National Standards

SAFE Ireland has been working with our members over a number of years to develop best practice responses to ensure that women and children’s emotional, practical, safety and child related needs are met.

A Conceptual Framework for Domestic Violence Services

Building on SAFE Ireland’s previous research of domestic violence service models and the extensive national evaluation of women’s service user needs and their outcomes, the need for a conceptual framework for Domestic Violence service provision was identified. Following engagement with the HSE National Children and Families office, SAFE Ireland began work on the framework in 2012 with Prof Cris Sullivan from Michigan State University (US).

Prof Sullivan’s works closely with SAFE Ireland to support service development in Ireland and her extensive experience in measuring women’s needs alongside her work in the US with the National Resource Centre on Domestic Violence in the US to develop a conceptual framework there were to prove to be key factors to the success of this project.

Following extensive international research it was identified that there was no conceptual framework for delivery of Domestic Violence services, but there was an emerging evidence base of women’s needs and outcomes from service engagement. The framework documents comprehensively why specialist organisations do what they do and what outcomes they expect.

A Framework, Principles and Standards for Specialist Domestic Violence Services in Ireland


Download “A Framework, Principles and Standards for Specialist Domestic Violence Services in Ireland” (size 2Mb)

National Principles & Standards for Domestic Violence Services in Ireland

Principles and standards are key components in ensuring the quality and safety of those using services. The Irish government strategy (2010-2014) on domestic, sexual and gender based violence had a key objective to promote high-quality standards in service delivery for victims of domestic violence.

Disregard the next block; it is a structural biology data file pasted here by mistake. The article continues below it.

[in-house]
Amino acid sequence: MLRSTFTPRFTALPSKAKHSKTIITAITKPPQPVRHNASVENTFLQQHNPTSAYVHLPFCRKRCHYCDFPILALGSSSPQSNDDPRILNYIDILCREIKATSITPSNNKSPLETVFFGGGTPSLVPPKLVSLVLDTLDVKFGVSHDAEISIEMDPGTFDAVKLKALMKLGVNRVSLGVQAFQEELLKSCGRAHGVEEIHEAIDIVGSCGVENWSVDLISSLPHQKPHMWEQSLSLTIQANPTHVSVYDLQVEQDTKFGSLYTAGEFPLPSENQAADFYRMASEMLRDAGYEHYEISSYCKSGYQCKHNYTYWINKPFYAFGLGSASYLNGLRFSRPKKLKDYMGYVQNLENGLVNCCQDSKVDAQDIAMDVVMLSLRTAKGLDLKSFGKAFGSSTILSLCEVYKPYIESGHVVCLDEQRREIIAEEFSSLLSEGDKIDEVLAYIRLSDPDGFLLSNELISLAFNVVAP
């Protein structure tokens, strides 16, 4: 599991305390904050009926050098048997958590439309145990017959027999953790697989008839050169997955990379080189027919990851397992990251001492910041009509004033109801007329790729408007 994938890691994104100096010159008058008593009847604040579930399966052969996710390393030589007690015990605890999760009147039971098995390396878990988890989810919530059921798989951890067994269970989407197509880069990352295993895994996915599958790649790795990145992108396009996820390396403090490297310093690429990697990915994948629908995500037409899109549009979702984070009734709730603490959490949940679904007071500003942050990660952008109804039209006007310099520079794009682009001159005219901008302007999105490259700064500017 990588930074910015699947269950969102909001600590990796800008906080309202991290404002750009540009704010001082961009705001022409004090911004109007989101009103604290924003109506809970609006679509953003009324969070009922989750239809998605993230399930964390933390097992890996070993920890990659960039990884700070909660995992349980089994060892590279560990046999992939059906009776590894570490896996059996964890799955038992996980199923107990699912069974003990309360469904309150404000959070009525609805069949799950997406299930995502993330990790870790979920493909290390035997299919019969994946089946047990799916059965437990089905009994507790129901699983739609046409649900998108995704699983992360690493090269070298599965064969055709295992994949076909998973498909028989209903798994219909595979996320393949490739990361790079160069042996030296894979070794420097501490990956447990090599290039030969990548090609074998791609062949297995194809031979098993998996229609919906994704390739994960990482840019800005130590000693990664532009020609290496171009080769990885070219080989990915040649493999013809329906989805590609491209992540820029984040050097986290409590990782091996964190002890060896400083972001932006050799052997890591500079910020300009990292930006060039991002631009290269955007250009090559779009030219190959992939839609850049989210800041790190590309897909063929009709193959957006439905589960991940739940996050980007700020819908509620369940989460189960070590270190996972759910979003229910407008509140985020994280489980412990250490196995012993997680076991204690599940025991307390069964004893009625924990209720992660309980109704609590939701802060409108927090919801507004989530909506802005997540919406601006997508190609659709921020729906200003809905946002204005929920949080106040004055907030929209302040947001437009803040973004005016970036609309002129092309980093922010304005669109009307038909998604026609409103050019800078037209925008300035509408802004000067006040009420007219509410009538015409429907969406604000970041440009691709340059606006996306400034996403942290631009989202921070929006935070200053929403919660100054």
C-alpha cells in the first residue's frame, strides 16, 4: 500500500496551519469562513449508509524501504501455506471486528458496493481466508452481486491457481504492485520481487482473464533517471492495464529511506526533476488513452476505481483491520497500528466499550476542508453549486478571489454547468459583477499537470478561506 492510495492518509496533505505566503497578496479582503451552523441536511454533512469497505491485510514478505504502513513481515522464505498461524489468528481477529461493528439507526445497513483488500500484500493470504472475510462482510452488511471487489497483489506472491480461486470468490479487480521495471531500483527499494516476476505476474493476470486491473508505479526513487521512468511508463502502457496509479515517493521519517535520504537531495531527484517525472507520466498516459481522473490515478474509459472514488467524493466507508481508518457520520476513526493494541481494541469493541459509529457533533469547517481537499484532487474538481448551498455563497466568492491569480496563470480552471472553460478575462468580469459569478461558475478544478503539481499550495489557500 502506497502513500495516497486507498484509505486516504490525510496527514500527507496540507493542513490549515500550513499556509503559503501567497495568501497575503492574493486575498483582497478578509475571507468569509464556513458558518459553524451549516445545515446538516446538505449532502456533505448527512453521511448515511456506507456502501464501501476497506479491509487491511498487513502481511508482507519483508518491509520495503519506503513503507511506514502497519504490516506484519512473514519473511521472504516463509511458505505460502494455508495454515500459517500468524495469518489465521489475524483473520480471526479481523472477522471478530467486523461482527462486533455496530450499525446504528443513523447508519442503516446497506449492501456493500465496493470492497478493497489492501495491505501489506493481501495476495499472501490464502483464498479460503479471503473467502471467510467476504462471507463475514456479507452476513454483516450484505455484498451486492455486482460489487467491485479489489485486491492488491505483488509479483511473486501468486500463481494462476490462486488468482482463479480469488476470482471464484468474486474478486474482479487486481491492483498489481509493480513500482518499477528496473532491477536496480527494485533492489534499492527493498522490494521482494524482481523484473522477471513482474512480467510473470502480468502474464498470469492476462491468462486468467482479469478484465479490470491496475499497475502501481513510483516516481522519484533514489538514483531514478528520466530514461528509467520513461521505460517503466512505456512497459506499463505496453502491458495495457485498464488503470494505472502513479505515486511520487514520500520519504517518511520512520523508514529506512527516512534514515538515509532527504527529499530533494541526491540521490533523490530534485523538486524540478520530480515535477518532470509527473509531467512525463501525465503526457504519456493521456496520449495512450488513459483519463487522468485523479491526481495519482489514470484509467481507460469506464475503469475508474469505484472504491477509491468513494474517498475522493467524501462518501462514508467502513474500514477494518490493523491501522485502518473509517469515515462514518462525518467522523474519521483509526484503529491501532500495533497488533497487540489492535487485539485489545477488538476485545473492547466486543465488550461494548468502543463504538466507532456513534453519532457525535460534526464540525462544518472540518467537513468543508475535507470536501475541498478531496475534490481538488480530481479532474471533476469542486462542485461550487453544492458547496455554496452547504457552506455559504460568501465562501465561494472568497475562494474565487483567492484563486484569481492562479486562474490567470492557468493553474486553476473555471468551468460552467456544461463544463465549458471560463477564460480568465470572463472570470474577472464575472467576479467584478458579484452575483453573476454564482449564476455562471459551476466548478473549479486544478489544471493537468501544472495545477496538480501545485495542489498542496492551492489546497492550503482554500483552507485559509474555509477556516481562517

During 2013 and 2014, SAFE Ireland worked with frontline services to develop a set of nationally agreed principles and standards for domestic violence service delivery. With expert input from Prof. Cris Sullivan, in Michigan State University (US), SAFE Ireland working with its members signed off on a final draft of the national principles and standards which were submitted to Tusla in 2014 and published in 2015.

A Framework for Domestic Violence Service Provision to Women and Children in Ireland


Download “A Framework for Domestic Violence Service Provision to Women and Children in Ireland” (size 3Mb)

Children First National Practice Policy for Domestic Violence Services

In early 2013 SAFE Ireland agreed to develop a national practice policy template for domestic violence services in order to update the previous national policy, particularly in light of changes to Children First guidelines.

Following an audit of existing Domestic Violence Child Protection and Welfare policies, an extensive desk based review of best practices in child protection and in domestic violence service provision was carried out. A draft policy was prepared for the HSE National Children and Families office.

Based on initial feedback from the HSE Children First leads, a consultation process was undertaken with all frontline domestic violence service providers in Ireland. Relevant feedback was incorporated into the policy template which was then submitted to the HSE in 2013 and subsequently Tusla in 2014. Further revisions to this template were then made in 2014 following additional feedback from Tusla. This policy will be finalised with Tusla in 2016 in line with recent Children First legislation.